Number 5: Blogs are easier and less expensive to manage than full-fledged Web sites.
Many small businesses pay designers hundreds or thousands of dollars to design their Web sites, Weil said. All too often, the small business depends on the designer to update the Web site, too, by adding information about a new product or service. That's not the case with blogs.

For starters, you don't need a designer to create your blog, Weil adds. Blogging services such as TypePad and Google's Blogger offer a variety of blog templates that you can customize depending on your level of skill. With these services, you can build an attractive blog for under $100 a year or, in the case of Blogger, for free.

Updating a blog is easy, too, using the blogging service's online tools. Depending upon the service, you can even post blog updates from your Web-enabled cell phone. For example, TypePad offers a downloadable application that lets you post photo and text entries from a Treo, Windows Mobile or Symbian Series 60-based handheld.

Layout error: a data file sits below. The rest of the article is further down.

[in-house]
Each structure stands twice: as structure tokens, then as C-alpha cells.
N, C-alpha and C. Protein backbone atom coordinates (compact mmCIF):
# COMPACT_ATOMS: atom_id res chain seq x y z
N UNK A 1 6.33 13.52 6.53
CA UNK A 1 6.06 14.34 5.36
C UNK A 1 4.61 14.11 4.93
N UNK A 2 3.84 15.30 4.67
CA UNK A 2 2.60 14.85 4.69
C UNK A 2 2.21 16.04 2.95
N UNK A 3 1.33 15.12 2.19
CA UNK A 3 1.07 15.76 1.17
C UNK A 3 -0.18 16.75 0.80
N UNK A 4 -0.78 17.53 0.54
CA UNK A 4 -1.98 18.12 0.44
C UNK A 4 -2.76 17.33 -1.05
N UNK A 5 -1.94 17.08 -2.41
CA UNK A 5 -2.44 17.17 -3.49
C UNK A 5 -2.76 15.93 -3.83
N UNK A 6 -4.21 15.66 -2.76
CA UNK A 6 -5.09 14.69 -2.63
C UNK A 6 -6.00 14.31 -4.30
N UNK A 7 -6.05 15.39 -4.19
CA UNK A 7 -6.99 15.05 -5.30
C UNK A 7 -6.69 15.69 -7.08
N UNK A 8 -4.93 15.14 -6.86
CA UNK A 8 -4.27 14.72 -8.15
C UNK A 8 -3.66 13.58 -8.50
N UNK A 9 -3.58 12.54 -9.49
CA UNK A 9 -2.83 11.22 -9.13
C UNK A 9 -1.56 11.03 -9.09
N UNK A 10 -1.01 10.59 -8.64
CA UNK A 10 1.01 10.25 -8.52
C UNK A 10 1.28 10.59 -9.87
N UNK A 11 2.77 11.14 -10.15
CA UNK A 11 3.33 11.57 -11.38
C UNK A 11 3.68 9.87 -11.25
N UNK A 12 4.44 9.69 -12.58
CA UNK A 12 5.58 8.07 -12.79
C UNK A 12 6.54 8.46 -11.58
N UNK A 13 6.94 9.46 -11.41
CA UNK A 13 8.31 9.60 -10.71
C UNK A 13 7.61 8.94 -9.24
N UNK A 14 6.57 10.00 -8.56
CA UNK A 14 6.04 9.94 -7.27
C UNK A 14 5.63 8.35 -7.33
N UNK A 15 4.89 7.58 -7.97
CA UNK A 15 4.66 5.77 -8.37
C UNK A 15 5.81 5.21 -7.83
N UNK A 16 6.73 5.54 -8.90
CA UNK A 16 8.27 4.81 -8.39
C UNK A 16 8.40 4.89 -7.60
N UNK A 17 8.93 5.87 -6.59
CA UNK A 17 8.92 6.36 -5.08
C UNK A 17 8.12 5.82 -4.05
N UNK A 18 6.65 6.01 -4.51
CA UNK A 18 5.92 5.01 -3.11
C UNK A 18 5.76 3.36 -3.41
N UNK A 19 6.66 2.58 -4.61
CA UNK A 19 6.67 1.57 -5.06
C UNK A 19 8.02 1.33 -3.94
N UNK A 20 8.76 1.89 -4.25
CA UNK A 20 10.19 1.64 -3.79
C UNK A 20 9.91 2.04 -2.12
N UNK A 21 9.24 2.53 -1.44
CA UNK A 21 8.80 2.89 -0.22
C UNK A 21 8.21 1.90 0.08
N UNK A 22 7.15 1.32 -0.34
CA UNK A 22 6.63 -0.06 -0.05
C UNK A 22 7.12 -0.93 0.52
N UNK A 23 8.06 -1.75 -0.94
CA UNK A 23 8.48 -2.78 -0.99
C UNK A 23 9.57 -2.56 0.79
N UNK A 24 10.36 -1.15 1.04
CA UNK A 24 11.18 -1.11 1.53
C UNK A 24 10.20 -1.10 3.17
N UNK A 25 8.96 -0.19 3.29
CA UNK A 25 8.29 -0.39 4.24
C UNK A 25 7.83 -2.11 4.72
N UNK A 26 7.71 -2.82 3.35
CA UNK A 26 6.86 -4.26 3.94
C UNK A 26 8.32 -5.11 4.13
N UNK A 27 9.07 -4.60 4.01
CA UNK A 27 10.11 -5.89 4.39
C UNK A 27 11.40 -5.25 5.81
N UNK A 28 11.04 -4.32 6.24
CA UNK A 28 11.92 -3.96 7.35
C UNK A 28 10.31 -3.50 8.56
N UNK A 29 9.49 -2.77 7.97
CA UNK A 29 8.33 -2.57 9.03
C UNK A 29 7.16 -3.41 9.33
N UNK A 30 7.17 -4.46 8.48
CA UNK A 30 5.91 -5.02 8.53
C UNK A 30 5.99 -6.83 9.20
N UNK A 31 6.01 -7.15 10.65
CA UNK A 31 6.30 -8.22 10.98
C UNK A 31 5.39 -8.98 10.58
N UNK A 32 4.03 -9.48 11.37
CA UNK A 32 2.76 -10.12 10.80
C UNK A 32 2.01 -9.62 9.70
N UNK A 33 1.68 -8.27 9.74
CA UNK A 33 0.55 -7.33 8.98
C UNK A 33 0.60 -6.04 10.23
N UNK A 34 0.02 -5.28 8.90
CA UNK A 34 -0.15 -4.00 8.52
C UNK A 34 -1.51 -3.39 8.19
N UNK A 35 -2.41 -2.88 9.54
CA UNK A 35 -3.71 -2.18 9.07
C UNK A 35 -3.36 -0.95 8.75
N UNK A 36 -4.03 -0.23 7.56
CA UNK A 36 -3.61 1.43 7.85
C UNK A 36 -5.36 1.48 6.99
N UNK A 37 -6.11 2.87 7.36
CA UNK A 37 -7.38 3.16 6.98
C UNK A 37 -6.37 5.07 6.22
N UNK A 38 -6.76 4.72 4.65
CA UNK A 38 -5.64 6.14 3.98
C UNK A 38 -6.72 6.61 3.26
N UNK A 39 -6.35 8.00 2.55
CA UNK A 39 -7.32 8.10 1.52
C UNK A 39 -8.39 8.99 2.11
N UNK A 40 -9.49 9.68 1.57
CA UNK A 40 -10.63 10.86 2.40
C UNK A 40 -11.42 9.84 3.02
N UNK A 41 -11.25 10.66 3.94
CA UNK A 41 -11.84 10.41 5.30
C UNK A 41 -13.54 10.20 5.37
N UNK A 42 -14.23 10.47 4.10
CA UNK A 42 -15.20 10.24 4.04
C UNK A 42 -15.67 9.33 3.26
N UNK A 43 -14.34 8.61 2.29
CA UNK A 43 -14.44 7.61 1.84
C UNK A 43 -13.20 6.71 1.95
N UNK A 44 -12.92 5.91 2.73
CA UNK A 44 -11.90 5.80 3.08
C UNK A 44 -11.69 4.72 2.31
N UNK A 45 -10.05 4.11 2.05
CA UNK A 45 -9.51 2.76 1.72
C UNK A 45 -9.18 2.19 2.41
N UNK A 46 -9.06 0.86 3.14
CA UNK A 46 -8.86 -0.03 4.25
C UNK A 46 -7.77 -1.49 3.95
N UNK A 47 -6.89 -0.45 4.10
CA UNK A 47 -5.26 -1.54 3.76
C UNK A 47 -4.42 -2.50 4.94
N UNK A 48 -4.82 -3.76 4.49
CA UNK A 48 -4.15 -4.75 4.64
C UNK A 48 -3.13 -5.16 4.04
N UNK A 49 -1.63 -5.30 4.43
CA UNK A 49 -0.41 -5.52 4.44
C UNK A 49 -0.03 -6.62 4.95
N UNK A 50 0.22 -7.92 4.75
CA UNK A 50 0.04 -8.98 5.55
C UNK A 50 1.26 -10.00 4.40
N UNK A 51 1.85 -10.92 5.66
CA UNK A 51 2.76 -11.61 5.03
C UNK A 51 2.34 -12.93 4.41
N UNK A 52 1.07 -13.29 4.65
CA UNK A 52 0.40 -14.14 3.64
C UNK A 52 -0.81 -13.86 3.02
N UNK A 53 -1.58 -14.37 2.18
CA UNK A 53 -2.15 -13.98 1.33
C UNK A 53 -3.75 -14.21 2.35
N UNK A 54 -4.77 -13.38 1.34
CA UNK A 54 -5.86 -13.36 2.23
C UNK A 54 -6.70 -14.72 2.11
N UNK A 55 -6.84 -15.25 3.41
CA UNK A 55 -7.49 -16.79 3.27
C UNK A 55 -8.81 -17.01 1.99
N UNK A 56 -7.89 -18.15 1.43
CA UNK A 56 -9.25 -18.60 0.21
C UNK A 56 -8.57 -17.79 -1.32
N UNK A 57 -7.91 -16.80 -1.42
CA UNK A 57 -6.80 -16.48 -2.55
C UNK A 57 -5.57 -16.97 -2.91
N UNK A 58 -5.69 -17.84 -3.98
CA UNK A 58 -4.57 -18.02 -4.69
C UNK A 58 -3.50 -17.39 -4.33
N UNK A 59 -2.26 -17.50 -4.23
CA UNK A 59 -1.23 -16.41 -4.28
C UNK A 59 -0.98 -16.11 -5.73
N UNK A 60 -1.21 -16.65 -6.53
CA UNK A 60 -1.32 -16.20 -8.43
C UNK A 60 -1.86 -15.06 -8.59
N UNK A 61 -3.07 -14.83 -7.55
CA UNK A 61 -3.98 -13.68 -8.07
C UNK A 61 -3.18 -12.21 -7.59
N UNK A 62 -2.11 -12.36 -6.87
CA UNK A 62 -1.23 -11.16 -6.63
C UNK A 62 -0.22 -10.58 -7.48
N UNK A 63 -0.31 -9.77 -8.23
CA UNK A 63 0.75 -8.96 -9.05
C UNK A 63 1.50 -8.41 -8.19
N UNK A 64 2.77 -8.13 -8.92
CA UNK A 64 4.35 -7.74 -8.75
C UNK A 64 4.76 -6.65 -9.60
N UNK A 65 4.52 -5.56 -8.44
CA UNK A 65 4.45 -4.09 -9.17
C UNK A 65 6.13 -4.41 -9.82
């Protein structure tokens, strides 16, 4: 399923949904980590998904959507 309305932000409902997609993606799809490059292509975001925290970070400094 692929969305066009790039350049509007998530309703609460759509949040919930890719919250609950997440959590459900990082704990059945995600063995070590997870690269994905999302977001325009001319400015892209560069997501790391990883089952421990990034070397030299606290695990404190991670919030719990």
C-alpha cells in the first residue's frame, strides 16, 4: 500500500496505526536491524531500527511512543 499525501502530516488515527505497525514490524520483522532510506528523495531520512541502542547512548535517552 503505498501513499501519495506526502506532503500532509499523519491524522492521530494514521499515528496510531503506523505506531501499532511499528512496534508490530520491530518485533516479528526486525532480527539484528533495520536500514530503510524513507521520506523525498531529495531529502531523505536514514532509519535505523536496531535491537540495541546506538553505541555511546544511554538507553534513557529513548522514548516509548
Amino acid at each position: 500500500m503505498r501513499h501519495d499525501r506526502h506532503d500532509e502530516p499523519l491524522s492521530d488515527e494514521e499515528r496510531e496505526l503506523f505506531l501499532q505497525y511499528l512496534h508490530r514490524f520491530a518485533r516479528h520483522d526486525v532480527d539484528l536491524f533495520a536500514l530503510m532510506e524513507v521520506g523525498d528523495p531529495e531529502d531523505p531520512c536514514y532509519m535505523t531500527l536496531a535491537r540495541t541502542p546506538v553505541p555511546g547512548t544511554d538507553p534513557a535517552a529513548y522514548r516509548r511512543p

Adding photos and video to blogs is easy, too, Weil pointed out. "You don't even have to create your own video clips. Just embed a clip from YouTube in your blog post."

The Downsides to Blogging
The biggest hurdle to blogging is the commitment to keep it going. Though "writing a blog post is as easy as sending an e-mail, the real obstacle is actually sitting down and doing it," said Brian Brown of Pajama Market, a small business blogging consultant. "A business blog needs at least two-to-three posts every week so that it maintains search engine growth and keeps bringing readers coming back to read what's new." Brown added that blog posts don't have to be — and in fact, shouldn't be — long. "You can easily do it in 15 minutes a day," he said.